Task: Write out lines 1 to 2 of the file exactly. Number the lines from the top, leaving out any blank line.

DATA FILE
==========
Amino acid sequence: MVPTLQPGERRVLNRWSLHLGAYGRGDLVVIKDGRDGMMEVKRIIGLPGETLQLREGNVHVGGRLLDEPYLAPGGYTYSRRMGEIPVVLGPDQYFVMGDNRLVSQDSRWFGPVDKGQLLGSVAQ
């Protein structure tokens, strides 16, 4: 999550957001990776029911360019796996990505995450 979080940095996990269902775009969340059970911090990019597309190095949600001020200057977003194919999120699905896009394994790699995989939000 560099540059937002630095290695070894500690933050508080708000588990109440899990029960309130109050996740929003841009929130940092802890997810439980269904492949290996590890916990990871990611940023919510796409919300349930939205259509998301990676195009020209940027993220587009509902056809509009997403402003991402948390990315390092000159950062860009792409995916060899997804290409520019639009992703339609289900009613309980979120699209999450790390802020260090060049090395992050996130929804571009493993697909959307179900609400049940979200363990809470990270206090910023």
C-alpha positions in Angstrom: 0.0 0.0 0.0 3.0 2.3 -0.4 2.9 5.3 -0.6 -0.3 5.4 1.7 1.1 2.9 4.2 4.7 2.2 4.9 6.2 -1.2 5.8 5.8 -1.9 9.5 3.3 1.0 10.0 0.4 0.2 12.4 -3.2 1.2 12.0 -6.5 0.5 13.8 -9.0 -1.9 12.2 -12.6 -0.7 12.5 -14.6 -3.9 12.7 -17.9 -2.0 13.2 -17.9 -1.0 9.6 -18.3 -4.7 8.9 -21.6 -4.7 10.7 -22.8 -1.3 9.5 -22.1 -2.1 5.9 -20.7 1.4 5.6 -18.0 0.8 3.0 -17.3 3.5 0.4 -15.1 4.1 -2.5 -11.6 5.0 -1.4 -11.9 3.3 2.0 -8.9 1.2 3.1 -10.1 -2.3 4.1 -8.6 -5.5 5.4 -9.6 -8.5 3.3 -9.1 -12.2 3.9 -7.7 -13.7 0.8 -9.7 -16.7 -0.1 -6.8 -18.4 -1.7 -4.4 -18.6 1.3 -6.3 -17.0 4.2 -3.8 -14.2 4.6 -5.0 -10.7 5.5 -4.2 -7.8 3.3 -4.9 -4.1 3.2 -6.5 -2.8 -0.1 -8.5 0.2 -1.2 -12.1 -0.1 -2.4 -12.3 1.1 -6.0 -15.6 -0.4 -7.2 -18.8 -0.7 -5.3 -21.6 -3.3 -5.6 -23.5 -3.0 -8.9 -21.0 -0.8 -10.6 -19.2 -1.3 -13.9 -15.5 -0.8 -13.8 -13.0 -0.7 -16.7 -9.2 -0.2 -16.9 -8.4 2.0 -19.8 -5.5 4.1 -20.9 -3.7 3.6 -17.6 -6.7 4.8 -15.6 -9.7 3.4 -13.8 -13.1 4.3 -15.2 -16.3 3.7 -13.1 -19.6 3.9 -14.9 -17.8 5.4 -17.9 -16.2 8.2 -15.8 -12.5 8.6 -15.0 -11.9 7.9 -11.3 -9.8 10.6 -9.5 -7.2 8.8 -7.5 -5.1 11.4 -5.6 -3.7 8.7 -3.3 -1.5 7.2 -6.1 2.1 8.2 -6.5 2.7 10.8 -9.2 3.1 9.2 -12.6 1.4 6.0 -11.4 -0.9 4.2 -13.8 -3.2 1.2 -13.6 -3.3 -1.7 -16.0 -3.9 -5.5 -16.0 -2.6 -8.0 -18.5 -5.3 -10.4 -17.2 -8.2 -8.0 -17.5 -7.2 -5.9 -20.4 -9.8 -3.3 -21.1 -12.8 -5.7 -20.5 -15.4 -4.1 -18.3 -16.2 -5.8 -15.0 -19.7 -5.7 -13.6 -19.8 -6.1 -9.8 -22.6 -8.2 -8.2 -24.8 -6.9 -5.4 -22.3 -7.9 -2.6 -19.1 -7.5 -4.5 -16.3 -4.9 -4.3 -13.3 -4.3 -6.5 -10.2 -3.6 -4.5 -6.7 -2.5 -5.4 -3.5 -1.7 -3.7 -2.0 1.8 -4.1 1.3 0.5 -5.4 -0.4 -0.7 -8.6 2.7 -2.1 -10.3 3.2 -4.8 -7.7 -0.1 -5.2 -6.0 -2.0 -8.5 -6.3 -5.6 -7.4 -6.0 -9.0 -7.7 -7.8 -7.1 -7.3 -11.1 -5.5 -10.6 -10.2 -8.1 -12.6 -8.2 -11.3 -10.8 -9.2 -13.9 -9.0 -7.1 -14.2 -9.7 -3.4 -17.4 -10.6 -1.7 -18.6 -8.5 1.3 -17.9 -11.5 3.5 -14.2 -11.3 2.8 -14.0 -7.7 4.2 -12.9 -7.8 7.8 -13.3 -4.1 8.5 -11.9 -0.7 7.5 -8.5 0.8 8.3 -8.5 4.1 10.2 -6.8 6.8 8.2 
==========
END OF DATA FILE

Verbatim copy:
Amino acid sequence: MVPTLQPGERRVLNRWSLHLGAYGRGDLVVIKDGRDGMMEVKRIIGLPGETLQLREGNVHVGGRLLDEPYLAPGGYTYSRRMGEIPVVLGPDQYFVMGDNRLVSQDSRWFGPVDKGQLLGSVAQ
């Protein structure tokens, strides 16, 4: 999550957001990776029911360019796996990505995450 979080940095996990269902775009969340059970911090990019597309190095949600001020200057977003194919999120699905896009394994790699995989939000 560099540059937002630095290695070894500690933050508080708000588990109440899990029960309130109050996740929003841009929130940092802890997810439980269904492949290996590890916990990871990611940023919510796409919300349930939205259509998301990676195009020209940027993220587009509902056809509009997403402003991402948390990315390092000159950062860009792409995916060899997804290409520019639009992703339609289900009613309980979120699209999450790390802020260090060049090395992050996130929804571009493993697909959307179900609400049940979200363990809470990270206090910023």